As I sat huddled in the shelter watching my nephews one afternoon, I began to notice something. The tree became the place where people turned around. Walkers, runners, bikers—pretty much everyone circled the tree and started back the way they’d come. People silently, independently, conferred meaning to the anachronistic landmark.
Do you know the word anachronistic? Chronos is an Ancient Greek word meaning sequential, ‘chronological’ time. The prefix ‘ana’ means against or back. So anachronistic means something or someone that is not in its correct historical or chronological time. The ancient Greeks contrast Chronos with Kairos, time measured by its ripeness, its transcendence. (Here’s a lovely post on the theme of Kairos.)
Maybe the sign or sentinel that we’re looking for in Advent is anachronistic. Maybe it’s a Kairotic sign: a momentous moment that is-of-and-not-of this Chronos.
The thing is, most folks don’t look for signs unless we need something or we’re lost. And then we want the signs to be obvious—the celestial announcement with clear instructions and no tricky, Delphic riddles. Or confirmation of what we already believe, like my favorite Calvin and Hobbes cartoon when Calvin says, “It's hard to be religious when certain people are never incinerated by bolts of lightning.”
Sometimes the sign is blindingly obvious. The newborn baby. The autumnal tree. The sanctuary cross.
Yes, the anachronistic, Kairos sign of Hope for me this Advent is the cross, the sign and sentinel of the crucifixion.
Advent is about waiting and hoping for the baby, yes. But digging into the theology of hope means digging into resurrection. Our hope isn’t in the baby Jesus; our hope is in the resurrected Christ. We rejoice in the baby (God With Us) because Incarnation presumes Resurrection. Let me say that again: Incarnation presumes Resurrection. Resurrection begins with Incarnation. It’s not Plan B. It’s the Logos of the universe. It’s God’s blueprint for all life.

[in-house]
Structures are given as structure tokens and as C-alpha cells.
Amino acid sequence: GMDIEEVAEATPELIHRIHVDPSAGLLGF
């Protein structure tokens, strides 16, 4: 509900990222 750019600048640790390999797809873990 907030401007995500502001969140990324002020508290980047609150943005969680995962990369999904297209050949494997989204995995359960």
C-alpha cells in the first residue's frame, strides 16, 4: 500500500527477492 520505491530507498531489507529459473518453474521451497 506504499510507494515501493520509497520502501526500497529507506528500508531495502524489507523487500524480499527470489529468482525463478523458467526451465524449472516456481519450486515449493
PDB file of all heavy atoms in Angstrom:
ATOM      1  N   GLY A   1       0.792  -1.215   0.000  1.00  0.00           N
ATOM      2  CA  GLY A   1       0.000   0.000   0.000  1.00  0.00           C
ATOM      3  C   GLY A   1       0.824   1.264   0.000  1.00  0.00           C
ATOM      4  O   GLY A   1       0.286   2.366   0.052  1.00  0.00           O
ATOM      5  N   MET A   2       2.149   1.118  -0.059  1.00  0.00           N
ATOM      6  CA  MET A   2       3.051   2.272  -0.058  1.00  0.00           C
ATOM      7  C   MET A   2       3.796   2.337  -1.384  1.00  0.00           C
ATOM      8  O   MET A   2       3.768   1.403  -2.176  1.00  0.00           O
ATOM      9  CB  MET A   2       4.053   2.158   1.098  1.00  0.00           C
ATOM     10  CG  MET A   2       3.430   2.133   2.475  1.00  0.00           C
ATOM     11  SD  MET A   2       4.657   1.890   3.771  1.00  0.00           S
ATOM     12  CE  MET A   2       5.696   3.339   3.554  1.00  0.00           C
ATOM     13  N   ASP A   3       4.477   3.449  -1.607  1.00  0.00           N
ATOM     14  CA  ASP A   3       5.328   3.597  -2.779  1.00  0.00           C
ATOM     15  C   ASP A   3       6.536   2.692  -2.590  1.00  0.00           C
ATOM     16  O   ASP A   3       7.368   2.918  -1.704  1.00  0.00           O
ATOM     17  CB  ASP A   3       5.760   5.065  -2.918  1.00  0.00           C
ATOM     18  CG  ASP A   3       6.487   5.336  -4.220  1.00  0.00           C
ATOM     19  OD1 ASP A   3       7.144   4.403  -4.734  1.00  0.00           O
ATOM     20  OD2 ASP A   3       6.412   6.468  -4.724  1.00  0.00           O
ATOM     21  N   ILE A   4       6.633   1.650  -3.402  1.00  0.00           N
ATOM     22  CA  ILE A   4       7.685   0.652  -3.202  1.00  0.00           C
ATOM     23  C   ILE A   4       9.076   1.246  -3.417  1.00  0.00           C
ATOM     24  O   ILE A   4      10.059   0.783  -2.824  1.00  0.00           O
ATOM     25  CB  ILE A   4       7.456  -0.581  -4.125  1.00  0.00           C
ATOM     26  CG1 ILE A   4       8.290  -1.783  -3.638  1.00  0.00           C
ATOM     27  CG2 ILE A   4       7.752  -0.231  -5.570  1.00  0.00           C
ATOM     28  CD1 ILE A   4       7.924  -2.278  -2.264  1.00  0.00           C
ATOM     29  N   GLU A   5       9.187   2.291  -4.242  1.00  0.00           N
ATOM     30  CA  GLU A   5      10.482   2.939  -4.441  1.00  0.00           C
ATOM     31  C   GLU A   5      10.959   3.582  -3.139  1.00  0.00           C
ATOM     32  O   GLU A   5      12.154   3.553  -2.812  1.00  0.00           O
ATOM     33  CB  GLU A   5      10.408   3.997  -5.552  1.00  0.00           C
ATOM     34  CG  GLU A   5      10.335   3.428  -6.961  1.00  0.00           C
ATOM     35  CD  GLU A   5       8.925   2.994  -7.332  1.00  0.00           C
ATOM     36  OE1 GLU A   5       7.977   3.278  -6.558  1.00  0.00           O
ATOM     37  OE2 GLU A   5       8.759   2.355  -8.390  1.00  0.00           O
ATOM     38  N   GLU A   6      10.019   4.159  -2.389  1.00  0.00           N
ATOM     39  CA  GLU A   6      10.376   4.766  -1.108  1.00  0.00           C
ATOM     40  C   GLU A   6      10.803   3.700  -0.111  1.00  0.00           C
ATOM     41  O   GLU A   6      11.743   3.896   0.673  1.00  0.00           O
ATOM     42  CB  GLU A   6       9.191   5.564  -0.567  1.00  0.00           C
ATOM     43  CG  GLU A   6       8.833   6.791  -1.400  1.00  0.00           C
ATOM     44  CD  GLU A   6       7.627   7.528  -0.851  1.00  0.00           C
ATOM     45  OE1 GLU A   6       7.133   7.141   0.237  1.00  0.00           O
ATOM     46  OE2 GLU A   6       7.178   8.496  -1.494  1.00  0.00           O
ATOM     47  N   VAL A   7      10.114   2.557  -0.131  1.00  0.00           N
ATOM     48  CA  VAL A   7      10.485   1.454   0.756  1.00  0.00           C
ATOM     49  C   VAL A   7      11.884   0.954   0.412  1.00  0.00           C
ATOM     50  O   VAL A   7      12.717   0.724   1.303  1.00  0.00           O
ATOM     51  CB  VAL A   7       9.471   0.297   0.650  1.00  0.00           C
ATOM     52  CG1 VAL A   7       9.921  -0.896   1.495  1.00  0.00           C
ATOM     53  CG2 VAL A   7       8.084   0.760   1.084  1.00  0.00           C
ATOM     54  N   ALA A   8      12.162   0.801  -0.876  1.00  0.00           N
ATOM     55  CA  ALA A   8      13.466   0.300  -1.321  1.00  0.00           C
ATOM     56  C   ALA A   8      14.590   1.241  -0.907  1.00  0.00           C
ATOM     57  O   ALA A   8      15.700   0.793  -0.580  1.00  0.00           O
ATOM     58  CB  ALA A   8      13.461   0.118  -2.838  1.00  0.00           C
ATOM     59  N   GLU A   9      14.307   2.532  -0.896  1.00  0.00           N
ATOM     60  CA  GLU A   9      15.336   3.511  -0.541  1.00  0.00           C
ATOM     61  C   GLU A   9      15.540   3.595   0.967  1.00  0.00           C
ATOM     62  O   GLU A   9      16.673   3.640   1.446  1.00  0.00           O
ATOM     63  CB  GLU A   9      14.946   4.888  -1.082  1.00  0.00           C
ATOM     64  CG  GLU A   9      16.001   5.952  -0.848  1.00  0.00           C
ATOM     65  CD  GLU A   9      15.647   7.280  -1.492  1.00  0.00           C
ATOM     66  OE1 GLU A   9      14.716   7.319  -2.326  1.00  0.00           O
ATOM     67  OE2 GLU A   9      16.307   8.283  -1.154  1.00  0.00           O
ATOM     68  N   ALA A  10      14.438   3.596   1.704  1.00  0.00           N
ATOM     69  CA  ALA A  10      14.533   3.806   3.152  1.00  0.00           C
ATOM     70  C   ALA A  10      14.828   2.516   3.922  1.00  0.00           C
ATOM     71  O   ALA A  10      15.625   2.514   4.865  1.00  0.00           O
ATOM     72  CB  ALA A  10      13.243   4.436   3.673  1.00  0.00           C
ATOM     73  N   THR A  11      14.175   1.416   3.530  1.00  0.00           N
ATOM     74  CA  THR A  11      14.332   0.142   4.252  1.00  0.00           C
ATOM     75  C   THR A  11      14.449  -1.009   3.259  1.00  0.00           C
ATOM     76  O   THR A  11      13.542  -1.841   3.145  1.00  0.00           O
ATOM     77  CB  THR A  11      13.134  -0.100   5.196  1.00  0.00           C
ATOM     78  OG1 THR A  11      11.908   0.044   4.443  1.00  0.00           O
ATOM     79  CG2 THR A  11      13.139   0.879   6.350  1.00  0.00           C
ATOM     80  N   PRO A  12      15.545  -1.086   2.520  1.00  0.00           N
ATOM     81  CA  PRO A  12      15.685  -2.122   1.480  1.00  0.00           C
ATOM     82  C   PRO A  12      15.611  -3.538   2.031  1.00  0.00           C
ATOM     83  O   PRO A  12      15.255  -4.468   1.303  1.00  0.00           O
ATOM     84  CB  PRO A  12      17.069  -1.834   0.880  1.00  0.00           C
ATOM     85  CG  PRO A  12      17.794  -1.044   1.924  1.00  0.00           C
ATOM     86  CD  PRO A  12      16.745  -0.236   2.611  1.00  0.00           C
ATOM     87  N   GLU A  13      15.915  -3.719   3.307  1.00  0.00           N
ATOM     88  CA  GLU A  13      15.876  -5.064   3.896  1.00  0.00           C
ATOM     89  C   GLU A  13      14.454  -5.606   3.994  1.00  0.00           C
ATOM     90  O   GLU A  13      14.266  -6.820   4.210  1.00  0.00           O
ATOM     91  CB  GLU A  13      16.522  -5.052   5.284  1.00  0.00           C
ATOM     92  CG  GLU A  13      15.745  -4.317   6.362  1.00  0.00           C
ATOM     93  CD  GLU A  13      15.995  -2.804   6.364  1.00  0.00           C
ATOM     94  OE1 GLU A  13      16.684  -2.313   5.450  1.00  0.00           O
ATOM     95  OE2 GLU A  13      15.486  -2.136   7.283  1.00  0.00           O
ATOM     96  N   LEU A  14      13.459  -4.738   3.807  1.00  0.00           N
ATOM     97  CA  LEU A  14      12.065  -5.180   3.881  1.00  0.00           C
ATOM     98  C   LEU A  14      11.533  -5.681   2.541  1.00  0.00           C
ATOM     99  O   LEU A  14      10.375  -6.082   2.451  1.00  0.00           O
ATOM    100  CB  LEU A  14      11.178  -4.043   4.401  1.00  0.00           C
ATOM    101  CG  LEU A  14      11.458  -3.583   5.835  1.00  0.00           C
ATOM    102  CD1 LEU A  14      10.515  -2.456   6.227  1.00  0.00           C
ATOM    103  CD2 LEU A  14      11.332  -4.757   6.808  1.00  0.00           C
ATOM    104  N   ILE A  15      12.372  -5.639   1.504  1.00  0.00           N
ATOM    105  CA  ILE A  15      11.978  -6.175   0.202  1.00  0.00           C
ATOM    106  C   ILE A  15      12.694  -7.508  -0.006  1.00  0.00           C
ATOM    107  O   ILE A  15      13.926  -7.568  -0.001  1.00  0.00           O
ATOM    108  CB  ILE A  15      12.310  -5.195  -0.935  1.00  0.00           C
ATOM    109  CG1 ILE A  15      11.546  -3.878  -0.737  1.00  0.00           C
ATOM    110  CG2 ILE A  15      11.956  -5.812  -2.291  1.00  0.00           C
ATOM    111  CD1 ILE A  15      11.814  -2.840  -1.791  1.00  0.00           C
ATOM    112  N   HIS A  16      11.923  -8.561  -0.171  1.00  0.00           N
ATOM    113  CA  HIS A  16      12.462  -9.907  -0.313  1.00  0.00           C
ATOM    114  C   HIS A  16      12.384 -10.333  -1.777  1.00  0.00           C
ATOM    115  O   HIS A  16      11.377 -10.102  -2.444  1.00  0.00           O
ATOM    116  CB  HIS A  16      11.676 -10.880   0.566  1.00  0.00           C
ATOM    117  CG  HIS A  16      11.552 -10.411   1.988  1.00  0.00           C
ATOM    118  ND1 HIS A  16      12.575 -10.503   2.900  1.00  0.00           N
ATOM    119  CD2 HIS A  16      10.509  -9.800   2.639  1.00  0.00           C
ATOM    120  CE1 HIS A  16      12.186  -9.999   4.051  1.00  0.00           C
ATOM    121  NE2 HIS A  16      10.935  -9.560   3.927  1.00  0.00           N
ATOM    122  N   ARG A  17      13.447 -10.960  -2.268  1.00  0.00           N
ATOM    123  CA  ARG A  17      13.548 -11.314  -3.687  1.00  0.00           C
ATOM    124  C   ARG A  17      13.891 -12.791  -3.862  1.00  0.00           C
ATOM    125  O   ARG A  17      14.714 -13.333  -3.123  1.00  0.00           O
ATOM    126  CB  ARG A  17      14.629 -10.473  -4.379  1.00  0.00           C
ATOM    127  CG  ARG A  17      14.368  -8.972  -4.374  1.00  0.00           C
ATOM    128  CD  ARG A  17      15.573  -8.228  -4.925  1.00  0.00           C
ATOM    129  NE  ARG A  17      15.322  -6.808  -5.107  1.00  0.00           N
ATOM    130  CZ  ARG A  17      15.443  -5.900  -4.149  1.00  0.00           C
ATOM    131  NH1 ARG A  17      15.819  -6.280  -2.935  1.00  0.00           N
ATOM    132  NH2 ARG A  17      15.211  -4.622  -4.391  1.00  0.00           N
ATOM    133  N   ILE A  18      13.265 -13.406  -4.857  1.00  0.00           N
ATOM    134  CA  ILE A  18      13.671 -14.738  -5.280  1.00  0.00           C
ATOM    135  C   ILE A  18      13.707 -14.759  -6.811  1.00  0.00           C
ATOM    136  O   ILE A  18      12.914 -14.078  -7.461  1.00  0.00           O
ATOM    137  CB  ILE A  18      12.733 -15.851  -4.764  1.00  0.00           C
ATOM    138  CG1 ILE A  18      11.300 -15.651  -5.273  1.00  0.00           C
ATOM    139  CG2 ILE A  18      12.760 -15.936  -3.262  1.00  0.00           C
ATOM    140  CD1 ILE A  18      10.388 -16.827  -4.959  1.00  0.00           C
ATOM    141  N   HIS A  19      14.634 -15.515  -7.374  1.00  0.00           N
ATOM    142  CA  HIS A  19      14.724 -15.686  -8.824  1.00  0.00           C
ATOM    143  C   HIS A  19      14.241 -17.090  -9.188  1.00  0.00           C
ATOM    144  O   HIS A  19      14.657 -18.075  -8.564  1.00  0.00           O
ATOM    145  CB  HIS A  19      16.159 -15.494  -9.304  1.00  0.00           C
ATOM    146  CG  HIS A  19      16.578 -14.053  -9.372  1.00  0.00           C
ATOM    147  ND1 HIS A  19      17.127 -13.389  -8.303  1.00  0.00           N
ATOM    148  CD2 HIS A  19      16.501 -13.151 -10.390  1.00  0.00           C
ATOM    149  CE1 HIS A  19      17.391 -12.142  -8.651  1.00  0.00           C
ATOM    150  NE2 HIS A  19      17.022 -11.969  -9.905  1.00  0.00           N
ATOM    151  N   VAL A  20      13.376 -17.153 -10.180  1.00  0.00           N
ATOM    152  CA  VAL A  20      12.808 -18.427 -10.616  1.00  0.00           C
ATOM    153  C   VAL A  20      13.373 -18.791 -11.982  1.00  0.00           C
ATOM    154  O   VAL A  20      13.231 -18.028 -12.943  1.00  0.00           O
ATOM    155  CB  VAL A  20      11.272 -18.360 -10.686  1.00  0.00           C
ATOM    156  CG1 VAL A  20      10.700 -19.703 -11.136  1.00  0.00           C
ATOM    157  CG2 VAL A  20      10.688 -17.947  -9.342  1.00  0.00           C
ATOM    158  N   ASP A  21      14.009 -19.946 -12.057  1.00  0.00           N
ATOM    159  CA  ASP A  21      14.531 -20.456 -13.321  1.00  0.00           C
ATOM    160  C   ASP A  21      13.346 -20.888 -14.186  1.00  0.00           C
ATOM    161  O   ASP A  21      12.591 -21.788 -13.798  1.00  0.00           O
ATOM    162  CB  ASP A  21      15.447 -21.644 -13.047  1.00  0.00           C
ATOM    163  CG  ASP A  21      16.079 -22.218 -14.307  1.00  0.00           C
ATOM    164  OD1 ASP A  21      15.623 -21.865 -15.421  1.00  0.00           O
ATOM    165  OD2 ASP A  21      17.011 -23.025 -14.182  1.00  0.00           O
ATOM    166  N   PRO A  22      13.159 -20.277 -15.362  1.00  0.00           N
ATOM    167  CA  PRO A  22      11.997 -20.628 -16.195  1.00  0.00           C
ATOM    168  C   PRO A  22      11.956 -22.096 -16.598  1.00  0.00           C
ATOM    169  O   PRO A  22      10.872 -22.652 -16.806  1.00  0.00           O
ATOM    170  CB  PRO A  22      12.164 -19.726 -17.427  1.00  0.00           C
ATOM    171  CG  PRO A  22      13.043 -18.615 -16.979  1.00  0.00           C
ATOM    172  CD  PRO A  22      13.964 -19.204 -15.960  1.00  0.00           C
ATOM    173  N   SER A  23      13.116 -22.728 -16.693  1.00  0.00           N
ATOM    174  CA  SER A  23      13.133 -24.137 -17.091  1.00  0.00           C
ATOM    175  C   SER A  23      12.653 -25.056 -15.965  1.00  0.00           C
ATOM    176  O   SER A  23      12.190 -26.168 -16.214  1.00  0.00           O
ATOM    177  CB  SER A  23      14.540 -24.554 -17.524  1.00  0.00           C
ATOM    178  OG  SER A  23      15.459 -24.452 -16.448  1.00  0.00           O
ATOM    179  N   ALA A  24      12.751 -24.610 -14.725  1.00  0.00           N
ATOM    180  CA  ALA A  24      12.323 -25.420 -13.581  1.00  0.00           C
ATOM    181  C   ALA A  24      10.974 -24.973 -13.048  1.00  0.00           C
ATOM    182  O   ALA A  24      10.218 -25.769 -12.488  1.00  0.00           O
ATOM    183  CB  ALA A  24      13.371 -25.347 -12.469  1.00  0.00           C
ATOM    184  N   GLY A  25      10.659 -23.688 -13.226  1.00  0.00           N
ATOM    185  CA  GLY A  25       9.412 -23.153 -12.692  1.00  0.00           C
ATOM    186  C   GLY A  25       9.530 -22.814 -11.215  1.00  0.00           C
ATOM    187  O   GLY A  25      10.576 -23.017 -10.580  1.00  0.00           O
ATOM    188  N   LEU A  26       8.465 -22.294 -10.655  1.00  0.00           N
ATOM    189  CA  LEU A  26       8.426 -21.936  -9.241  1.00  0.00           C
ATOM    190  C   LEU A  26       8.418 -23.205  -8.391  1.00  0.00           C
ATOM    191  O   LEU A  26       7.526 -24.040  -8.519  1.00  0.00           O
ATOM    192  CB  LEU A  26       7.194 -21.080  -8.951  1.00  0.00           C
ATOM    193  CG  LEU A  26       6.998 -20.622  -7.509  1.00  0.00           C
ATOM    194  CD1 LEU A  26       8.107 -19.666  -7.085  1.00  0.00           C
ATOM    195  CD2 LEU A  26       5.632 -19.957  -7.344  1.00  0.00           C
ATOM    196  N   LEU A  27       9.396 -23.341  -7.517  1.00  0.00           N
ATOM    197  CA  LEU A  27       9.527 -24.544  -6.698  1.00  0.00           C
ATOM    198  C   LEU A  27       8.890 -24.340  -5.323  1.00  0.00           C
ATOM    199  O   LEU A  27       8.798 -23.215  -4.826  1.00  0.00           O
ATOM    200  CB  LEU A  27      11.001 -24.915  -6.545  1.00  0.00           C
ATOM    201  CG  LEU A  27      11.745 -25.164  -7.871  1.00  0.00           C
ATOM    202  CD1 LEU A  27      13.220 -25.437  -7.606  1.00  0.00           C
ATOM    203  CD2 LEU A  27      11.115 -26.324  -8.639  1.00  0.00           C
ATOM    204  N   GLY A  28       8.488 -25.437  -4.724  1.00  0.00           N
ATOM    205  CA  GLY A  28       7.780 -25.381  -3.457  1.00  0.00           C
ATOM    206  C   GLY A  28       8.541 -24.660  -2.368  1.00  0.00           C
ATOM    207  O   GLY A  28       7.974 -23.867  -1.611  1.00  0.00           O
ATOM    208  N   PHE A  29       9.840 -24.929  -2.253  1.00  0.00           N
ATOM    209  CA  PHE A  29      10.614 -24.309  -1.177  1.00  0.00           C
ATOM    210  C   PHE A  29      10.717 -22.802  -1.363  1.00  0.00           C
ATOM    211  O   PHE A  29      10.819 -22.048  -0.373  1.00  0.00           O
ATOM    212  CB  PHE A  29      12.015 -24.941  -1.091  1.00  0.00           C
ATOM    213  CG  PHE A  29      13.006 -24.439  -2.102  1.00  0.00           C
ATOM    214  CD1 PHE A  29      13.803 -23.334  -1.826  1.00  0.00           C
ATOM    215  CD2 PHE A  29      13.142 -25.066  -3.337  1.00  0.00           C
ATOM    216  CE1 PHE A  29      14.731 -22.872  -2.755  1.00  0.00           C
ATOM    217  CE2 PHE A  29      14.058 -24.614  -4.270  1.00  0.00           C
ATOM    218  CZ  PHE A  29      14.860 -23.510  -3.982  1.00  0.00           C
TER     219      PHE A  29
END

Sometimes we’re looking for the sign: the dead tree that shows us where to turn around (repent!); the live tree that keeps watch and points to beauty; the tree on Calvary that signals the end of life as we’ve known it.
Sometimes we are the sign. As Christians, we believe we are to be the change that God wants to see in the world. Jesus never asks us to worship him. That’s an easy out. He calls us to follow him—to be the sign.
In one of my favorite lines from the musical Hamilton, Hamilton says to Aaron Burr, “If you stand for nothing, Burr, what will you fall for?”
What do you stand for?
Are you a visible sentinel of security? The place where home is? A reminder of beauty and hope in a dark and waiting world?
Jesus prays to God about us: “I in them and you in me, that they may become completely one, so that the world may know that you have sent me and have loved them even as you have loved me.” (John 17: 23)
When we become one with Christ (and therefore with the Father and the Holy Spirit), then we are freed to be the sign to others that Incarnation-Death-Resurrection is the divine pattern of all life. Even mine. Even yours. Even the people you want incinerated by bolts of lightning. We all belong.
One more thing: The other nautical usage for pay is to paint with tar to make a joint watertight. See if you can do that with your attention, too.